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13 May 2013


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If Luke Johnson's comments reflect the real reason for all the grand visits we've been getting from the mighty and powerful of this world in recent times, then I say let them come.

I'm sure we can give all of them a bit of our TLC if they feel unloved and want someone to love them.

Whoever they are and wherever they come from, at the end of the day, we must decide what is best for PNG and how best to engage with them to further our own national interests.

We must be careful not to allow their motives to dictate how we engage with them.

PNG first in everything we do please!

Mr Johnson, your comments make sense. The real issue is China's influence thus control over the south-west Pacific causing US to look this way.

Australia then simply wants to look good in front of US being the closest to PNG to say we have PNG...

Just trying to understand.

I have not yet seen any commentary regarding the US "pivot" towards the Pacific being a prism through which this most recent succession of Australian diplo-political visits could be partially interpreted.

Julia Gillard and Bob Carr have, through various means, strengthened Australia's ties with the Obama Administration. However Australia's influence within its Pacific region has been less than consistent or effective - viz Fiji - during the Labor Party's two terms in office.

Coming hard on the heels of Gillard's "succesful" recent visit to China to strengthen the political and economic relationship up there, these recent Australian visits to PNG can perhaps be partially interpreted as a late run by a terminal Australian Government to craft a message of relevance to its region and to its US alies - that despite Australia's strengthening position of engagement with China, it is in the Pacific that Australia maintains a regional influence that is aligned with US interests.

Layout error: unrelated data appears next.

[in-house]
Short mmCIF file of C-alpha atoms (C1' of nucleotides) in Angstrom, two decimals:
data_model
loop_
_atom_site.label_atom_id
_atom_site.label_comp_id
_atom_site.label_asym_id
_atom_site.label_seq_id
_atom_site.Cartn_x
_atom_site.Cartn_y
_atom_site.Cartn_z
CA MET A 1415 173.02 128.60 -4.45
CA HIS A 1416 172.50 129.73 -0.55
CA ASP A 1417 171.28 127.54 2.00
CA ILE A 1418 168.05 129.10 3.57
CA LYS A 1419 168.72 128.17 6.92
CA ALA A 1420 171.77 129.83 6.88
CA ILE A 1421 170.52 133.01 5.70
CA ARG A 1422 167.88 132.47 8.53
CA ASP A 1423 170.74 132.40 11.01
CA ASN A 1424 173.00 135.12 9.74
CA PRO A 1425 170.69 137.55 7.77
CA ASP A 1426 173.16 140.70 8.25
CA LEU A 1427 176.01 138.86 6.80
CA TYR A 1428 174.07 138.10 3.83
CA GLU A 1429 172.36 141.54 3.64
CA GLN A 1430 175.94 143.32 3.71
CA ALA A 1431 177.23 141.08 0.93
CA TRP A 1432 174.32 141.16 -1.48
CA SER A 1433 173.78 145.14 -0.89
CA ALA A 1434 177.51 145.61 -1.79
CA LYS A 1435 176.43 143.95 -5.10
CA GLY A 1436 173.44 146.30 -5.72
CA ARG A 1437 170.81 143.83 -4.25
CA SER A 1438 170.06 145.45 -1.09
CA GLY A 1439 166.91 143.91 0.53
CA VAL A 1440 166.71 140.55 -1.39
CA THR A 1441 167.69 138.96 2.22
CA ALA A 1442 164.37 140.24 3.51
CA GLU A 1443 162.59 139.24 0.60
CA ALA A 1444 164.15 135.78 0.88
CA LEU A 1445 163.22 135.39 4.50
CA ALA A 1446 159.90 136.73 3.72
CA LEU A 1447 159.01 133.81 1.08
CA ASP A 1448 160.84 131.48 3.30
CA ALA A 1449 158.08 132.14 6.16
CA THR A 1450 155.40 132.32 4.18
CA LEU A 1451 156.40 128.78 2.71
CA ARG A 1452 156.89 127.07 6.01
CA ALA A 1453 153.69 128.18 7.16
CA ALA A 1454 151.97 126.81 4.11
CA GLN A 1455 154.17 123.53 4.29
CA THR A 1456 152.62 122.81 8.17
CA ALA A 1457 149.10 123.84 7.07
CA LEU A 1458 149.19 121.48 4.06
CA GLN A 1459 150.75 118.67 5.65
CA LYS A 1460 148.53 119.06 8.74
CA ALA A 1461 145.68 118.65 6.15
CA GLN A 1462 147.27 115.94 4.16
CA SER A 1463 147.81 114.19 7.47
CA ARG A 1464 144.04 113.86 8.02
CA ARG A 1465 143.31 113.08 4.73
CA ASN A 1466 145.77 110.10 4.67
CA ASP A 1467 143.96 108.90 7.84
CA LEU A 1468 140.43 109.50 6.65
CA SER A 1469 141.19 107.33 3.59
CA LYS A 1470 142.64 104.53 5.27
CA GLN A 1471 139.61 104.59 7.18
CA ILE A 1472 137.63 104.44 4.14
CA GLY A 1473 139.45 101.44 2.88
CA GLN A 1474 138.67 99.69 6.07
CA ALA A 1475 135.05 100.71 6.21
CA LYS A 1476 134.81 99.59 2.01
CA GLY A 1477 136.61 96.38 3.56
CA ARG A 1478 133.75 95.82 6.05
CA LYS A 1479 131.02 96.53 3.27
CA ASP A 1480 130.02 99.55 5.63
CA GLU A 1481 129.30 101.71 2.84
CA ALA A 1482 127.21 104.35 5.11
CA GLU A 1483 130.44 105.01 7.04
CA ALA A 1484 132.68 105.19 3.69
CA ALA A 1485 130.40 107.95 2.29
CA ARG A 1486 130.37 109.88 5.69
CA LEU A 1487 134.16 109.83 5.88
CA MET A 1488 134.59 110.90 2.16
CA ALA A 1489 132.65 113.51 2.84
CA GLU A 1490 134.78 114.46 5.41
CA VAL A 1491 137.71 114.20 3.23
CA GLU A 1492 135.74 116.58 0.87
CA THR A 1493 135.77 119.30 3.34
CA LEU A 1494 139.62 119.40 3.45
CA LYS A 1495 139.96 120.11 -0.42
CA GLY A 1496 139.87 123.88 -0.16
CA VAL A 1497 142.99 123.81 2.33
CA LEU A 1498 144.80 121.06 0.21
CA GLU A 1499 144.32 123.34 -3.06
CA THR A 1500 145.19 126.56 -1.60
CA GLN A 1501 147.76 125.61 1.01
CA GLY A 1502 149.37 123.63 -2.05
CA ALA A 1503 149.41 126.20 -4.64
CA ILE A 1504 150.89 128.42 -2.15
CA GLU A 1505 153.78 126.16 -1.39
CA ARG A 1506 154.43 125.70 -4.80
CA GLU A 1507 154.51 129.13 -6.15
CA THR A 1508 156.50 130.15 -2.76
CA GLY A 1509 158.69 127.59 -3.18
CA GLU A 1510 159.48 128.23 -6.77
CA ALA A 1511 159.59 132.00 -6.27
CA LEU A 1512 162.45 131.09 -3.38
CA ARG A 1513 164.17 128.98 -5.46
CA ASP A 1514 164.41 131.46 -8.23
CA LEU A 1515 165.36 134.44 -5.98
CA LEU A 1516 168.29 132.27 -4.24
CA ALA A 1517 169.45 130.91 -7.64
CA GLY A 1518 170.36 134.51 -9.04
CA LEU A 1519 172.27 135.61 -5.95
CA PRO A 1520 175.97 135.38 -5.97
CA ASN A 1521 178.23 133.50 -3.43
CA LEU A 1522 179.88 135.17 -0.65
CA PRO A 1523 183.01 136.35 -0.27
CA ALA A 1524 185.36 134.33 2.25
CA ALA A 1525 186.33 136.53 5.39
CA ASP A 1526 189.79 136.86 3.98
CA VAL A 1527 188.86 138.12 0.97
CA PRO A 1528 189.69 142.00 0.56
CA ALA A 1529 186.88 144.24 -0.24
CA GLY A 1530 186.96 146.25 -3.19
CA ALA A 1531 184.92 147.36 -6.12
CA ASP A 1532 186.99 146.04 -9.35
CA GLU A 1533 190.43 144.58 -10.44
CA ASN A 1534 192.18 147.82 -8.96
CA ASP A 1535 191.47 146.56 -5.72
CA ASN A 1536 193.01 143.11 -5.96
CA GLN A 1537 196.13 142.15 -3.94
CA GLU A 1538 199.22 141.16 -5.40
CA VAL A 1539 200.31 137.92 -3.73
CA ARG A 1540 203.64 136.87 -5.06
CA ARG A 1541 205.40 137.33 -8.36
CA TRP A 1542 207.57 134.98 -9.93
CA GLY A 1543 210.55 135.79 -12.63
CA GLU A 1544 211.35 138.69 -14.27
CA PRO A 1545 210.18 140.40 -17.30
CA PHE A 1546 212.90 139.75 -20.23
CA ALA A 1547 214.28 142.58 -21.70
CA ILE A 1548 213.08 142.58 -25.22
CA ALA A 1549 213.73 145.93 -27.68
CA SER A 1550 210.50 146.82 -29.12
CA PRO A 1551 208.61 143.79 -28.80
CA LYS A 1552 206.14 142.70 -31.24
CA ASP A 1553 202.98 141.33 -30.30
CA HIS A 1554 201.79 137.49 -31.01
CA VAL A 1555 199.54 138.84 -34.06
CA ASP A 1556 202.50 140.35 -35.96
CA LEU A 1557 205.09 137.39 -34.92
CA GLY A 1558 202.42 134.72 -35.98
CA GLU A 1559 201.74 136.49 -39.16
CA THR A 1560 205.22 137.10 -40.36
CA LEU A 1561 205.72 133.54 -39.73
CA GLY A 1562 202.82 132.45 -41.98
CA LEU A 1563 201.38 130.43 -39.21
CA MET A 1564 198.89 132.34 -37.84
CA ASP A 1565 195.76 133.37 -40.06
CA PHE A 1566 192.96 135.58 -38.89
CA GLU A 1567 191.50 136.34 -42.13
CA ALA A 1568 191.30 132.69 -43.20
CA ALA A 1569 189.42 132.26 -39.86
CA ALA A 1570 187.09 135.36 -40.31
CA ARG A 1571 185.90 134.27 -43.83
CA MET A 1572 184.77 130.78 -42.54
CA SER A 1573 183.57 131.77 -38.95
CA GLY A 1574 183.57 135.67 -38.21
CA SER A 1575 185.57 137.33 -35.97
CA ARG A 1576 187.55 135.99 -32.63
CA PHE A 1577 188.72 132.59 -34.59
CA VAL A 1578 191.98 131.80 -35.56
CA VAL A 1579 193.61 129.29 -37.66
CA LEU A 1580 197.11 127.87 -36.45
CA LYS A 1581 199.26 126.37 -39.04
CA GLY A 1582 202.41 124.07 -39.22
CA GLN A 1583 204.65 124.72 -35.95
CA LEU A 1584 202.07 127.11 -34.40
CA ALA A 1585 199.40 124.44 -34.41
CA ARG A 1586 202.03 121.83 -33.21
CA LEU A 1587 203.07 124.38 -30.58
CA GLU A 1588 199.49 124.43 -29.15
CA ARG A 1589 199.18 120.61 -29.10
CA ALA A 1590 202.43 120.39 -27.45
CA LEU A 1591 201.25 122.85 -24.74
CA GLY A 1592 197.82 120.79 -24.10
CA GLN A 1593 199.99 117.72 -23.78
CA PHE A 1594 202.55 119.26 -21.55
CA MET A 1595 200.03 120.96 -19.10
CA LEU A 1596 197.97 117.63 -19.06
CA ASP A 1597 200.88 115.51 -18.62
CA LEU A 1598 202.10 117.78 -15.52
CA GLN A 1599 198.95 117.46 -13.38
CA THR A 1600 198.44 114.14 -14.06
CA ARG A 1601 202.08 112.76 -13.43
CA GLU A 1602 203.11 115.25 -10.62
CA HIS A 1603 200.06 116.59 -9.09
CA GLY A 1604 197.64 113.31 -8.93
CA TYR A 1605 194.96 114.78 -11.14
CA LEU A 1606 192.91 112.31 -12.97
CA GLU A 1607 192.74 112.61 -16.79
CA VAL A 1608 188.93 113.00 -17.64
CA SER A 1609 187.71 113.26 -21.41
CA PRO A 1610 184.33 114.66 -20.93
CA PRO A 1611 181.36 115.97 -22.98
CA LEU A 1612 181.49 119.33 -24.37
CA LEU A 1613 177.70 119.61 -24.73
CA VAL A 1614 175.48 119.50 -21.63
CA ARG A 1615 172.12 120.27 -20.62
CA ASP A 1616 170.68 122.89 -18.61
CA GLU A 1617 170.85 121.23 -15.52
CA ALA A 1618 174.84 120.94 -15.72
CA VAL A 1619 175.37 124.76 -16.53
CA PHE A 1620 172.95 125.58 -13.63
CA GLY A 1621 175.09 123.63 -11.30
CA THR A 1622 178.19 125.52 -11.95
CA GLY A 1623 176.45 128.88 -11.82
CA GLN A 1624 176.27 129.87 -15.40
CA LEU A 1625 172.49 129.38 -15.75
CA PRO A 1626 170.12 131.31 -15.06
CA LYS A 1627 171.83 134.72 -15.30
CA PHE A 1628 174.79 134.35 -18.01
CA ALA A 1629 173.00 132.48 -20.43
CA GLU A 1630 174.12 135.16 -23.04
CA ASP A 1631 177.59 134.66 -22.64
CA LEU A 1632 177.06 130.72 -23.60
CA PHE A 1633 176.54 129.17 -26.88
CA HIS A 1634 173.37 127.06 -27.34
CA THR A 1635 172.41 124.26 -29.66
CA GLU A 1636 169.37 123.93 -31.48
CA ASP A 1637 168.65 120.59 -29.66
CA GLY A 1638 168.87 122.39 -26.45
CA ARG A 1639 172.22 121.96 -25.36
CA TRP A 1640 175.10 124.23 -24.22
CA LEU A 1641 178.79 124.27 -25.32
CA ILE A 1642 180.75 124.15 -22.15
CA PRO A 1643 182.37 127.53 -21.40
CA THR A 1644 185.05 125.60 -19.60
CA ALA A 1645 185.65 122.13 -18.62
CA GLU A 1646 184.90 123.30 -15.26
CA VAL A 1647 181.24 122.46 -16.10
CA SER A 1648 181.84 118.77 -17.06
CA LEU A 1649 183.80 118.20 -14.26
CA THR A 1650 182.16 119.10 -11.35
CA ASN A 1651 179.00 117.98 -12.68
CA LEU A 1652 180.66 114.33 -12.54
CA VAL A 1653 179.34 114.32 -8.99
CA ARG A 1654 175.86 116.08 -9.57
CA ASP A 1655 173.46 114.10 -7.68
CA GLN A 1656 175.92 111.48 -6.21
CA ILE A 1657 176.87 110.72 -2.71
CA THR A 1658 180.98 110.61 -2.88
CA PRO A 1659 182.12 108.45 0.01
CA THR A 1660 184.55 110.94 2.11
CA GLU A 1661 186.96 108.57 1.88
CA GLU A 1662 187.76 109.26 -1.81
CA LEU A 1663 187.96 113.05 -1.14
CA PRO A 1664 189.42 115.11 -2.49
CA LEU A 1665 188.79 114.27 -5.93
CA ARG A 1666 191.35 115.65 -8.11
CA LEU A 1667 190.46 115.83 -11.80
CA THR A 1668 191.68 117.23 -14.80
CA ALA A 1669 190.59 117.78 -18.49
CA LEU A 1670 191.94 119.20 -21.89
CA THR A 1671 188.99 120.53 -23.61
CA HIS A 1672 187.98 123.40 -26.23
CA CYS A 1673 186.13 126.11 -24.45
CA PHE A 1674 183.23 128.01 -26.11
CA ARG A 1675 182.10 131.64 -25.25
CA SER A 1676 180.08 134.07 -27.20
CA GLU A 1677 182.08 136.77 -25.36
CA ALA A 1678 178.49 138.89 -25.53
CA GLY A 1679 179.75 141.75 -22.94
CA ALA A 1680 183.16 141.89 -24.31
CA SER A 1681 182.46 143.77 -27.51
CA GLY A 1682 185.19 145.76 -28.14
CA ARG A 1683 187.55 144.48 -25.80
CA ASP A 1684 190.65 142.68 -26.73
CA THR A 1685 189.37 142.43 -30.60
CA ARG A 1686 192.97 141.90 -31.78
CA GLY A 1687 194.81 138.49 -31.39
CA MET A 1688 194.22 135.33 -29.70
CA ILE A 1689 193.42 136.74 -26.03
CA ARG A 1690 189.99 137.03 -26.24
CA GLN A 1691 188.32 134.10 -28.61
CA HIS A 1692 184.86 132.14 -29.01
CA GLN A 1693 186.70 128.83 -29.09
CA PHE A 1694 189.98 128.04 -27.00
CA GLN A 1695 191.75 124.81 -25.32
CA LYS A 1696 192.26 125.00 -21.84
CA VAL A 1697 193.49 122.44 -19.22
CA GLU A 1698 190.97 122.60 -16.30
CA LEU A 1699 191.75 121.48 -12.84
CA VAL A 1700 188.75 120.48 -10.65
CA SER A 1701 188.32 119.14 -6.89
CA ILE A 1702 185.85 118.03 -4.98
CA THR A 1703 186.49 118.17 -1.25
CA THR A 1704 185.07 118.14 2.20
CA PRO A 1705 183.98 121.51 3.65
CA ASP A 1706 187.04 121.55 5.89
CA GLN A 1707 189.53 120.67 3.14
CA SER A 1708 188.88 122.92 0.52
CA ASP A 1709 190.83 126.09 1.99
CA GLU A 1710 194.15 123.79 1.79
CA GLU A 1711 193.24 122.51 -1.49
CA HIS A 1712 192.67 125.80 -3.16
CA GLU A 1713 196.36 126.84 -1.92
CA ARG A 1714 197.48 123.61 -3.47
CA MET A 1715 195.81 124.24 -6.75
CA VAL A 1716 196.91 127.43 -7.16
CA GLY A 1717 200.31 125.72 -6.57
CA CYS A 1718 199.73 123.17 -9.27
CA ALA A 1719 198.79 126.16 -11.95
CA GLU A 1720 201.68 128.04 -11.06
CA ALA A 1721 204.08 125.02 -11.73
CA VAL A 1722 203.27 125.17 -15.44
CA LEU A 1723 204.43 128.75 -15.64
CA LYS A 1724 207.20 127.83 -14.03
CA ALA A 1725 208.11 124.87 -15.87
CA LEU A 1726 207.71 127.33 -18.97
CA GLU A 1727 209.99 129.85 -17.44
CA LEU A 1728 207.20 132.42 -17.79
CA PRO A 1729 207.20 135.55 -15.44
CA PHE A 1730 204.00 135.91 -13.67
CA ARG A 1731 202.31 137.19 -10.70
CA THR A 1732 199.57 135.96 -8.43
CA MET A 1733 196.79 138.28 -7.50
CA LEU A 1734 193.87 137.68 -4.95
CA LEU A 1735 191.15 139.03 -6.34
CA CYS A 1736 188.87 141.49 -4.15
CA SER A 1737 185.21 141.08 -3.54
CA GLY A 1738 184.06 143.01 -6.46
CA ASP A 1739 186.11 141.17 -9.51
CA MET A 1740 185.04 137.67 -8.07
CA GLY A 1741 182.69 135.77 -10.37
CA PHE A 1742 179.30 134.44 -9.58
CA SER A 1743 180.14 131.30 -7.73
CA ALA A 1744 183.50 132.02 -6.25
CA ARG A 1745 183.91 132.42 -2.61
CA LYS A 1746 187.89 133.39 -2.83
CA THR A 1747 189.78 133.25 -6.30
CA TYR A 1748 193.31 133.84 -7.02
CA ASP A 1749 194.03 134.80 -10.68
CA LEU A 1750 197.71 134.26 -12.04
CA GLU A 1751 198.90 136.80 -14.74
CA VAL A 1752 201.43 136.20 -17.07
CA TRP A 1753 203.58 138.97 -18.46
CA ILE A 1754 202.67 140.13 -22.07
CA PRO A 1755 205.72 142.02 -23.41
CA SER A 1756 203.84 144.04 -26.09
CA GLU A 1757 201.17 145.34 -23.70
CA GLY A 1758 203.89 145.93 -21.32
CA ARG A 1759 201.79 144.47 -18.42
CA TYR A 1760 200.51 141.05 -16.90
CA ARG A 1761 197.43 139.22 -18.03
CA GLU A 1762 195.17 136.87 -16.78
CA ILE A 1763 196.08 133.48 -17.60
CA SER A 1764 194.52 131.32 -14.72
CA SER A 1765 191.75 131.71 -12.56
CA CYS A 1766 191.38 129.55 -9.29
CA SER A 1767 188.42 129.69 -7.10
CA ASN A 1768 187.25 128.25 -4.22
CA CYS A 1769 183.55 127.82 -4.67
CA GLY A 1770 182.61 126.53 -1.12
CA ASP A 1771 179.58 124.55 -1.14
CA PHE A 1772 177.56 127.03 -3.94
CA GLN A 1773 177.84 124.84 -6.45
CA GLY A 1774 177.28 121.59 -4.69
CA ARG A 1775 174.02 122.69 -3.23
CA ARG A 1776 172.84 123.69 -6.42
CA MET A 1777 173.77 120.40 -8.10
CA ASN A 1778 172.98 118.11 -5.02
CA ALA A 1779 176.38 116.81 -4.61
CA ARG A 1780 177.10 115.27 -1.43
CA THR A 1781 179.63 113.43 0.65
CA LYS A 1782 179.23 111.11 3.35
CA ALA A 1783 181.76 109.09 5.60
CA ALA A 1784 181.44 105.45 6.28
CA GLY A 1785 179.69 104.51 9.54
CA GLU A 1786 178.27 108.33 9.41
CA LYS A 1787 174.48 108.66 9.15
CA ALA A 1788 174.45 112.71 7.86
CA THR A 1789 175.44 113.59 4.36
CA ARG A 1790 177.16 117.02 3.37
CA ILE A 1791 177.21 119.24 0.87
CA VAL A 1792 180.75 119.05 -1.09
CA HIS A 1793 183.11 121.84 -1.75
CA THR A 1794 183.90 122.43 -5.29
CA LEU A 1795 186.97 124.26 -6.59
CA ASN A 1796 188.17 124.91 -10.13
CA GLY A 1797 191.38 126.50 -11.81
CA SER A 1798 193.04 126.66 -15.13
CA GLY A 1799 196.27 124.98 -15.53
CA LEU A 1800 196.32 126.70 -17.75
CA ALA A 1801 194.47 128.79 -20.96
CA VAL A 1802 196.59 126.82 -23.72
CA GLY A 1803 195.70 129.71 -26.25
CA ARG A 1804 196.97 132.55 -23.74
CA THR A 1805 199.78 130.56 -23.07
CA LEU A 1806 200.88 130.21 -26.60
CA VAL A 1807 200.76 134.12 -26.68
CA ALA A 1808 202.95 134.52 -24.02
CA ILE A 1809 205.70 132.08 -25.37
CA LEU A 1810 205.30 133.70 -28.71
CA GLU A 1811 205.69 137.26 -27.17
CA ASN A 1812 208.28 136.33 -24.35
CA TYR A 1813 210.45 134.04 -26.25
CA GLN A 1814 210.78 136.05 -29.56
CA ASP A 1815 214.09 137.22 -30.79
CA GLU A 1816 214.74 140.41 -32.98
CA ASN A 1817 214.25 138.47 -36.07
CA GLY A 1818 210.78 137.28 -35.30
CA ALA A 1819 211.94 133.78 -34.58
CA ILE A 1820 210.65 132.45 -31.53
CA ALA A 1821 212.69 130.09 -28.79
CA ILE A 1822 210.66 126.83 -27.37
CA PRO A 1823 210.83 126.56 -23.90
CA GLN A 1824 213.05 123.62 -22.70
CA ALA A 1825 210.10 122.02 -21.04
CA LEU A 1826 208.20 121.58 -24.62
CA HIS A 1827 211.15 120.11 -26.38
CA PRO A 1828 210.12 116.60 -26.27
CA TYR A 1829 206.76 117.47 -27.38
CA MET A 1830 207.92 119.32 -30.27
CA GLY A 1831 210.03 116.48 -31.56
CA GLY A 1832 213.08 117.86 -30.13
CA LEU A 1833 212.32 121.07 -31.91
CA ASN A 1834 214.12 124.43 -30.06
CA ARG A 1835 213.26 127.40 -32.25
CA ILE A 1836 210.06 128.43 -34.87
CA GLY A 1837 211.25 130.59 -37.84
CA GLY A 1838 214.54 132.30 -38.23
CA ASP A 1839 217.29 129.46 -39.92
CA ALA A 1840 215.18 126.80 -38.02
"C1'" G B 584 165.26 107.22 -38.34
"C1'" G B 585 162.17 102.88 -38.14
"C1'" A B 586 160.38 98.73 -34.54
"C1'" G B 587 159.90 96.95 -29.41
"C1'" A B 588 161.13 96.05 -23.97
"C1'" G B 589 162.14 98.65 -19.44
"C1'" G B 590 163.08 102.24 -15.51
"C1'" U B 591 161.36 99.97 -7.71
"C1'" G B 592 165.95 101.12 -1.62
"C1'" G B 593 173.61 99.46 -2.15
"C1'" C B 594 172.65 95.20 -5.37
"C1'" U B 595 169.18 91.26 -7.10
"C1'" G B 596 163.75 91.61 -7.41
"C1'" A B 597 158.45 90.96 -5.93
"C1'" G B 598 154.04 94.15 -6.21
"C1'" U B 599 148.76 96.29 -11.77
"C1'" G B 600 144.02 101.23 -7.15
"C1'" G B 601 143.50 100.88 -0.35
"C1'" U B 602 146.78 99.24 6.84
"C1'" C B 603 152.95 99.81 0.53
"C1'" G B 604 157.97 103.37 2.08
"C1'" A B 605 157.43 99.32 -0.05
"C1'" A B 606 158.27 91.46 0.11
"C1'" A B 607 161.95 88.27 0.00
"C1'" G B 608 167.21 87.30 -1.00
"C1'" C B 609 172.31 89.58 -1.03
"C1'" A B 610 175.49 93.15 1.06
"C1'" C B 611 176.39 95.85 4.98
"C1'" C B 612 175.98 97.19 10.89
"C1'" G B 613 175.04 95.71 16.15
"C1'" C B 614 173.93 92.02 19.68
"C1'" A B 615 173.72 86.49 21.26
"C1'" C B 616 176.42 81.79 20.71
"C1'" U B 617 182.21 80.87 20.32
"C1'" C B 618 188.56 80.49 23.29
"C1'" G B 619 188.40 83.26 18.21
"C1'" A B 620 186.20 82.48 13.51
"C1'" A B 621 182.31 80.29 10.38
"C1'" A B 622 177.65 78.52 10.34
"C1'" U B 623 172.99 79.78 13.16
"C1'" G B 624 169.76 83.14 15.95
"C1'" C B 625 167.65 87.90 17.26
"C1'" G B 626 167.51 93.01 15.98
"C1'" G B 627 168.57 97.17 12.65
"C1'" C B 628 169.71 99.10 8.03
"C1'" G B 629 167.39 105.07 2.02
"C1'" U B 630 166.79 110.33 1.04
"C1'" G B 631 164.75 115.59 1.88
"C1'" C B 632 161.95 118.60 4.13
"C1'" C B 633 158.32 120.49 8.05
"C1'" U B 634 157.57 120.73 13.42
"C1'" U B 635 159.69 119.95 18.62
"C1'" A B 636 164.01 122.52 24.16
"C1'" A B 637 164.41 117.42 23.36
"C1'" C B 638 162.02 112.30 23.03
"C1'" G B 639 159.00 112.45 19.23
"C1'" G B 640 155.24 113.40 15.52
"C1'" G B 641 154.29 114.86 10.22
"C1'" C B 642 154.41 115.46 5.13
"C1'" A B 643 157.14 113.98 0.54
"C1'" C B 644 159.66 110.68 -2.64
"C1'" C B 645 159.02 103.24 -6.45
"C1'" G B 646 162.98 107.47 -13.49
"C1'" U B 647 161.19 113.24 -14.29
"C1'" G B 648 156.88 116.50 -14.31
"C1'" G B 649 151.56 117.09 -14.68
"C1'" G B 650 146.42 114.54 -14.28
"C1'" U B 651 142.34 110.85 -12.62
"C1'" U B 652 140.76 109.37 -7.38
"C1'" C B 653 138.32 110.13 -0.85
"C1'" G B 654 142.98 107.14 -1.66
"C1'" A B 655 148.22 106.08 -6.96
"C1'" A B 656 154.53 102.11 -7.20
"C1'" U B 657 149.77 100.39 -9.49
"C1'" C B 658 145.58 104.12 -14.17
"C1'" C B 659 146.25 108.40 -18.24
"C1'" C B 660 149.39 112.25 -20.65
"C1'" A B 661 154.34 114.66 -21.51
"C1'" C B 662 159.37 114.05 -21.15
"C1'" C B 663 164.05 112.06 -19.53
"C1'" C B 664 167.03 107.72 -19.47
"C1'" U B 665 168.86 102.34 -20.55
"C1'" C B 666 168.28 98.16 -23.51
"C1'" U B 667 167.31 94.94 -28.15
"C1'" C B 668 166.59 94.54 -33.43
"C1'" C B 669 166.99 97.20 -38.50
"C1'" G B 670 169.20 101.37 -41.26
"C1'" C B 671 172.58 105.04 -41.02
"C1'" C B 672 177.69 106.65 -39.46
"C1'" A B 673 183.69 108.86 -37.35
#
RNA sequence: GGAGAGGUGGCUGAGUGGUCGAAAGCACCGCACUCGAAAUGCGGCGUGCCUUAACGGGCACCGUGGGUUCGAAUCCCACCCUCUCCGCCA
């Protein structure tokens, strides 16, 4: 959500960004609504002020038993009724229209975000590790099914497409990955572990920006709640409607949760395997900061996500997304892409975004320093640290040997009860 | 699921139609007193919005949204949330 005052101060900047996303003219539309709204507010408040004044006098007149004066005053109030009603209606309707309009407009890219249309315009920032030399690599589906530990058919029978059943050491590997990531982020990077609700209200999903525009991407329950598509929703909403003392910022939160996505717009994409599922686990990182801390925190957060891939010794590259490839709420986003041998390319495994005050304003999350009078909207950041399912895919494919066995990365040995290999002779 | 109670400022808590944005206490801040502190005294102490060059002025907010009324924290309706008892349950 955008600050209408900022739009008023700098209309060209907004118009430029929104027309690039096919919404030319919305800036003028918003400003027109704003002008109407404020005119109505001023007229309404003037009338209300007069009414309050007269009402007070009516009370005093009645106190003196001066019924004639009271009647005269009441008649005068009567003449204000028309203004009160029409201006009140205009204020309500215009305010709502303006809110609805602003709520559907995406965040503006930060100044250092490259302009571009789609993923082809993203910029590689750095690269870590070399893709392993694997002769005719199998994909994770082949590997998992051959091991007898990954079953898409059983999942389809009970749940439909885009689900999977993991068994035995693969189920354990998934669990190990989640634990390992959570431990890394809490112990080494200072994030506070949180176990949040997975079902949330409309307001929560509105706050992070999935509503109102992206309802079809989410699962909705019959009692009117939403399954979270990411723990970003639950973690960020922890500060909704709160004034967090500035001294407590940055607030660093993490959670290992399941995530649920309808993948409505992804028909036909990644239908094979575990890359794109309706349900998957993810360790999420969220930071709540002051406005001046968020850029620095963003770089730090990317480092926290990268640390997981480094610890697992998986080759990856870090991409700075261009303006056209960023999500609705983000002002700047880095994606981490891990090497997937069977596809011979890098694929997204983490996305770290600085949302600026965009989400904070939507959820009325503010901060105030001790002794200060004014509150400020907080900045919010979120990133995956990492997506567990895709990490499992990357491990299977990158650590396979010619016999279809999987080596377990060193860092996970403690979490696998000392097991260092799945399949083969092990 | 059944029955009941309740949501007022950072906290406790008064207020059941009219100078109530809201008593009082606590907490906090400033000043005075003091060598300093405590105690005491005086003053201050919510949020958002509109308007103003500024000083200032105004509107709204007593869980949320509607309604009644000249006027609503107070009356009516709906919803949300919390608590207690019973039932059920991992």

The "importance" of Australia's role in the south-west Pacific is given attention through these posturing visits despite the fact that little of enduring significance was achieved during the visits themselves.

Well said PNG Attitude.

I thought Julia Gillard's time in PNG was part of her campaign. She achieved nothing.

The Fiji PM's visit was more brotherly and with real meaning.

Either the death penalty is a domestic PNG issue or it isn't. The author of this article doesn't seem sure on how he wants it.

First decrying any attempt by Australia to influence the debate in png then doing a backflip and conceding that maybe it wouldnt be such a domestic issue if "important partners" (and notorious death penalty advocates) the USA, China and Indonesia got involved.

What makes them more important to png than Australia? The Australians are far and away the most important relationship, much more so than USA and China and arguably more so than indonesia.

How many PNGeans do you think would take advice from China seriously, how many would listen to what the Indonesian government does and take that seriously?

The author was perhaps a bit subtle for you, Roose. No backflip here. I was pointing out the latent hypocrisy of Australia telling PNG what to do while remaining silent on its views in respect of other important partner counries which have the death penalty - KJ

Keith, a good summary. Nothing of much substance was either gained or resolved. The visa issue may have gone backwards.

It's certainly stuck in the mud, Kevin. I hope Julie Bishop may respond on this one - KJ

Ehya! Pastaim mi tok wanem ya! Gillard's visit is nothing more that enjoying the opportunity to strut the stage before the inevitable demise happens. It also might (hopefully in some small way) turn attention away from the domestic situation.

If you knew there was only a limited time to enjoy the sunlight, wouldn't you make the most of it? Especially if someone else was paying.

Keith, you are quite right to ask what will the Australian current opposition do if they win government? That's the $64 question?

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